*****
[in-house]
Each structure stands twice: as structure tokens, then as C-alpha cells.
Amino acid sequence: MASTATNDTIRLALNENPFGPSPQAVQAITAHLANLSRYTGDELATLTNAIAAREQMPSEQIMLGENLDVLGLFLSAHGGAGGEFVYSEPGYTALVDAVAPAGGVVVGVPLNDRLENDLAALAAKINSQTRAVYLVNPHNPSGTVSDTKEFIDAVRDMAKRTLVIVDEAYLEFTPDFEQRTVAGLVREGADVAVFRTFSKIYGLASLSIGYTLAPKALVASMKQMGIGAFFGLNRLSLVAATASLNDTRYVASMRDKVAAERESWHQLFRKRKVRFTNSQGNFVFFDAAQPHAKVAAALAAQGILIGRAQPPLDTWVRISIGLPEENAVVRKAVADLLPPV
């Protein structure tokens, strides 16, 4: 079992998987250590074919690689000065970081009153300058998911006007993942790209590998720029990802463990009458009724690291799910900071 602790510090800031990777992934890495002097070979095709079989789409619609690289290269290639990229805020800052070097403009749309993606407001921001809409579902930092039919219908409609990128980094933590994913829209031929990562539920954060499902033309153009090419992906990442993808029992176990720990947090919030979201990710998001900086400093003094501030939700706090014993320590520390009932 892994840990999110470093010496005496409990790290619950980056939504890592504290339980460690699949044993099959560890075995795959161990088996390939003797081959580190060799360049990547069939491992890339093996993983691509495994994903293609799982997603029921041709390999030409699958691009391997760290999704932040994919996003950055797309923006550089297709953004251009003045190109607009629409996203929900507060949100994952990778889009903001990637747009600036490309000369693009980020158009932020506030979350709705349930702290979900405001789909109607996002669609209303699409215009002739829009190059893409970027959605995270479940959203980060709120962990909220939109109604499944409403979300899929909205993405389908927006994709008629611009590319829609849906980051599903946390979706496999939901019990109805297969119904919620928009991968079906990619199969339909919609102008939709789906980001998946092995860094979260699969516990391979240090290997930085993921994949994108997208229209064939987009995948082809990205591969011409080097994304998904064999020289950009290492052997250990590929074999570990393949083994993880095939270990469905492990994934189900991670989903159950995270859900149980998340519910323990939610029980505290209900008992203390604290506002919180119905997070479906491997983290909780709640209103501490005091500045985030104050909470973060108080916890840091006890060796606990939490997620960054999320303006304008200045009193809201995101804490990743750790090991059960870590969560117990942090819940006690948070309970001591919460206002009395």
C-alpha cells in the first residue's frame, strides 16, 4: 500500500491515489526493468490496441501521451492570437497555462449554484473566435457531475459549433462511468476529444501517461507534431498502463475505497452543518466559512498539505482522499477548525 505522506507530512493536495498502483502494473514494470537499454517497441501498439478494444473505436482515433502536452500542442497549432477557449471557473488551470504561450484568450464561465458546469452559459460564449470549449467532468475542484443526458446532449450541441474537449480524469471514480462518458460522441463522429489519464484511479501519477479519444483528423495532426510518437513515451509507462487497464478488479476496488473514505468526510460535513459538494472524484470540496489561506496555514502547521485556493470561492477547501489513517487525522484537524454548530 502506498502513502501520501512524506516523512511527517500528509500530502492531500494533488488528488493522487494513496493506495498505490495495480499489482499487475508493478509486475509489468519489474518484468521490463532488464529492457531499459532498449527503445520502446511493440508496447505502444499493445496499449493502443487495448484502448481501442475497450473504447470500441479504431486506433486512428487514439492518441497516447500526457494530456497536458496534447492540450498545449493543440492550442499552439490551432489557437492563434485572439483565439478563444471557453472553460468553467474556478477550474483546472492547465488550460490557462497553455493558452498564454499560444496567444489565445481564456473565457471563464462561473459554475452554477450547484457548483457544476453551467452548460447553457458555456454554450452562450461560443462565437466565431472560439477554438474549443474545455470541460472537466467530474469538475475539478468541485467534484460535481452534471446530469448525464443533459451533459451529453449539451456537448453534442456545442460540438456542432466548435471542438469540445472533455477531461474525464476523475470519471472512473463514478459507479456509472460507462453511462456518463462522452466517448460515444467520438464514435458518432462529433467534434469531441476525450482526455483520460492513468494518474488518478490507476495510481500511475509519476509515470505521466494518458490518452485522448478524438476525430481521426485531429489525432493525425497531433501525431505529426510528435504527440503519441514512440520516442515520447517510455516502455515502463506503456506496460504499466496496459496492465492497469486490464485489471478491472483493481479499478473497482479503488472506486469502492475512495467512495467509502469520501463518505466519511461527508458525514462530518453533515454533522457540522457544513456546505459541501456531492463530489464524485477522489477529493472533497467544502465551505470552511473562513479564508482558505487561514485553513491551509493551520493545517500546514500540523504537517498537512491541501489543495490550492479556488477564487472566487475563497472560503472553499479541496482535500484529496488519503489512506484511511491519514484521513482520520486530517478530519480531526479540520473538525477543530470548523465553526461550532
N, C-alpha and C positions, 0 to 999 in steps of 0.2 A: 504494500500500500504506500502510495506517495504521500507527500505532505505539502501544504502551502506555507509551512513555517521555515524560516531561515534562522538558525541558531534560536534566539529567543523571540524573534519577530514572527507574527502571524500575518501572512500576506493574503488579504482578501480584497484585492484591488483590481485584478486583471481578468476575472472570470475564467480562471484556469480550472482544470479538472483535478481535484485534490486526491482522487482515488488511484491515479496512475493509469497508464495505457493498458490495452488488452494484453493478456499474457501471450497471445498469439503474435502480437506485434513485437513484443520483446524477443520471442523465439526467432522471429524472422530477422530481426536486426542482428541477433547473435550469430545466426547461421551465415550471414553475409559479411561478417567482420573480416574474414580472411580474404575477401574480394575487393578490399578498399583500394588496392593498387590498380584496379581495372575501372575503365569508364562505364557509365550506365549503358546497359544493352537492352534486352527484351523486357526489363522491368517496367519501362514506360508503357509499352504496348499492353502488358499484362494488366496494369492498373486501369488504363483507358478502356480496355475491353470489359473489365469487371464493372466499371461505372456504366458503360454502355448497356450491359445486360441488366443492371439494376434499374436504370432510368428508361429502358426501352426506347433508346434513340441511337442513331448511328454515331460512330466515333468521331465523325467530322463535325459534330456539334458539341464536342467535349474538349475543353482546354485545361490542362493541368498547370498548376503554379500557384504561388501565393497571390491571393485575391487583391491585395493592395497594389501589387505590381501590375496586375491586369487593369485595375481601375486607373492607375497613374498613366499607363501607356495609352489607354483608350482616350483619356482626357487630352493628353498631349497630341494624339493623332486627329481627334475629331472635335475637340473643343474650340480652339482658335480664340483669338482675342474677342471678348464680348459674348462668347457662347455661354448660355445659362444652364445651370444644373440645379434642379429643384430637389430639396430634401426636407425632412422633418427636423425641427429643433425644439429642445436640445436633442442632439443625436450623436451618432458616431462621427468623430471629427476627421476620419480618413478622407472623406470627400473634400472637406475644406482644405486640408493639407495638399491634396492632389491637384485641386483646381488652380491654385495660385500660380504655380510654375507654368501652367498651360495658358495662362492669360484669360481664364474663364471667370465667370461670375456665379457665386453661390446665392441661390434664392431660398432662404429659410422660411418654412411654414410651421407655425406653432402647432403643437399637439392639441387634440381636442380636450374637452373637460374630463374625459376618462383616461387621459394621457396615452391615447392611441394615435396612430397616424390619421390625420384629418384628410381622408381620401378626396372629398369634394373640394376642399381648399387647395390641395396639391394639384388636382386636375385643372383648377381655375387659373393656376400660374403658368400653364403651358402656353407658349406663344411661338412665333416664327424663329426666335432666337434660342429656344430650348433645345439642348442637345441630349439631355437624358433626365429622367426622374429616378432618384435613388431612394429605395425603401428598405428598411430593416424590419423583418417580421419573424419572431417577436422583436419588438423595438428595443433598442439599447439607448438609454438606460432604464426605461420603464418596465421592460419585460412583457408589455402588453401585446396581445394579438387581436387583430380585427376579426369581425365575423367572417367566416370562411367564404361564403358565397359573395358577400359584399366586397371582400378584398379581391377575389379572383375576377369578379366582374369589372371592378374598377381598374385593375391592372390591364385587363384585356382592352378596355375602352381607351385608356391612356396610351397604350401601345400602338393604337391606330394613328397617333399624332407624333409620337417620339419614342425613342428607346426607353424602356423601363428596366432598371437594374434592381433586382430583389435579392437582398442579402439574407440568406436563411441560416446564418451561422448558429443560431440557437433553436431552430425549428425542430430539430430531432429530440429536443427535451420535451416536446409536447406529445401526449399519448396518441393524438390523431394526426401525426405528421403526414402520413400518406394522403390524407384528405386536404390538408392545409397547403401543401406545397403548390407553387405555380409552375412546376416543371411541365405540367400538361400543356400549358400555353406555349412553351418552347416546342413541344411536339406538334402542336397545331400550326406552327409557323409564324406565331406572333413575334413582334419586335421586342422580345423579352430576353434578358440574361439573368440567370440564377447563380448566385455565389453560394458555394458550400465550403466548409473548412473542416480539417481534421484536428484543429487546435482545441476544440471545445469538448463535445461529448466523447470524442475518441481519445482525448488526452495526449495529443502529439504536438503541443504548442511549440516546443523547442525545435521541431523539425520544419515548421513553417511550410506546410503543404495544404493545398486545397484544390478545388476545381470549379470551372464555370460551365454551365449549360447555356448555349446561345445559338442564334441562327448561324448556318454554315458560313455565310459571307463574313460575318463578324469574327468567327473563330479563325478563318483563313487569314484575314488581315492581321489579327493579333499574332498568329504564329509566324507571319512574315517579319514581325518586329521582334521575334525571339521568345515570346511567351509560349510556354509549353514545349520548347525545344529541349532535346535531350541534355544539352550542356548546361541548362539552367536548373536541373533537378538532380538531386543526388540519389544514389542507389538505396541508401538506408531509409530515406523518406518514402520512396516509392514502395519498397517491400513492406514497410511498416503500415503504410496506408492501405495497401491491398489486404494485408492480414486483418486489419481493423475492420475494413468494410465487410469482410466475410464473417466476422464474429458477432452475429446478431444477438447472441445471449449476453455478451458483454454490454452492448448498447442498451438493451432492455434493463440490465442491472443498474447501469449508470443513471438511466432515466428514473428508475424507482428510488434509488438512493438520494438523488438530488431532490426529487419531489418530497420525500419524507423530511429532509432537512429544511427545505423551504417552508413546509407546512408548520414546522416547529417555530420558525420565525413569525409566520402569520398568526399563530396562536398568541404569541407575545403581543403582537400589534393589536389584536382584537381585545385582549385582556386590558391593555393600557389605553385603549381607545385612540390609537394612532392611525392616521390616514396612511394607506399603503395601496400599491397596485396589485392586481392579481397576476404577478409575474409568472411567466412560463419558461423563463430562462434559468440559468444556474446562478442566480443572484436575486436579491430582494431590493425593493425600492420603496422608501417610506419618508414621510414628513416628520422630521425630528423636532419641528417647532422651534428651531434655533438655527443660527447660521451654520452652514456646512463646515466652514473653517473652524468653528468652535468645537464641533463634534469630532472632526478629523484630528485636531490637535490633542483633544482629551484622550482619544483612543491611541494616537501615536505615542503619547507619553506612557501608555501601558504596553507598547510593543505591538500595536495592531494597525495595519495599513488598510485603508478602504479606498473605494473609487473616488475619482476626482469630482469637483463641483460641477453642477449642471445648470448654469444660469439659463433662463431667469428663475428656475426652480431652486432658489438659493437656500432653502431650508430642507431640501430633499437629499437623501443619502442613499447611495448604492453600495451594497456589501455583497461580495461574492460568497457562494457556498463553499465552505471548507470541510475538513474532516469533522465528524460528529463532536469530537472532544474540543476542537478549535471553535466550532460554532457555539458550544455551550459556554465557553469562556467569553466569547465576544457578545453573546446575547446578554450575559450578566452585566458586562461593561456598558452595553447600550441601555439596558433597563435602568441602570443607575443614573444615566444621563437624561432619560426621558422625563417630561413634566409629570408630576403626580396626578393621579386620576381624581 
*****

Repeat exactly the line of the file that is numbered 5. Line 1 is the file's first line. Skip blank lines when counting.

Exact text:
C-alpha cells in the first residue's frame, strides 16, 4: 500500500491515489526493468490496441501521451492570437497555462449554484473566435457531475459549433462511468476529444501517461507534431498502463475505497452543518466559512498539505482522499477548525 505522506507530512493536495498502483502494473514494470537499454517497441501498439478494444473505436482515433502536452500542442497549432477557449471557473488551470504561450484568450464561465458546469452559459460564449470549449467532468475542484443526458446532449450541441474537449480524469471514480462518458460522441463522429489519464484511479501519477479519444483528423495532426510518437513515451509507462487497464478488479476496488473514505468526510460535513459538494472524484470540496489561506496555514502547521485556493470561492477547501489513517487525522484537524454548530 502506498502513502501520501512524506516523512511527517500528509500530502492531500494533488488528488493522487494513496493506495498505490495495480499489482499487475508493478509486475509489468519489474518484468521490463532488464529492457531499459532498449527503445520502446511493440508496447505502444499493445496499449493502443487495448484502448481501442475497450473504447470500441479504431486506433486512428487514439492518441497516447500526457494530456497536458496534447492540450498545449493543440492550442499552439490551432489557437492563434485572439483565439478563444471557453472553460468553467474556478477550474483546472492547465488550460490557462497553455493558452498564454499560444496567444489565445481564456473565457471563464462561473459554475452554477450547484457548483457544476453551467452548460447553457458555456454554450452562450461560443462565437466565431472560439477554438474549443474545455470541460472537466467530474469538475475539478468541485467534484460535481452534471446530469448525464443533459451533459451529453449539451456537448453534442456545442460540438456542432466548435471542438469540445472533455477531461474525464476523475470519471472512473463514478459507479456509472460507462453511462456518463462522452466517448460515444467520438464514435458518432462529433467534434469531441476525450482526455483520460492513468494518474488518478490507476495510481500511475509519476509515470505521466494518458490518452485522448478524438476525430481521426485531429489525432493525425497531433501525431505529426510528435504527440503519441514512440520516442515520447517510455516502455515502463506503456506496460504499466496496459496492465492497469486490464485489471478491472483493481479499478473497482479503488472506486469502492475512495467512495467509502469520501463518505466519511461527508458525514462530518453533515454533522457540522457544513456546505459541501456531492463530489464524485477522489477529493472533497467544502465551505470552511473562513479564508482558505487561514485553513491551509493551520493545517500546514500540523504537517498537512491541501489543495490550492479556488477564487472566487475563497472560503472553499479541496482535500484529496488519503489512506484511511491519514484521513482520520486530517478530519480531526479540520473538525477543530470548523465553526461550532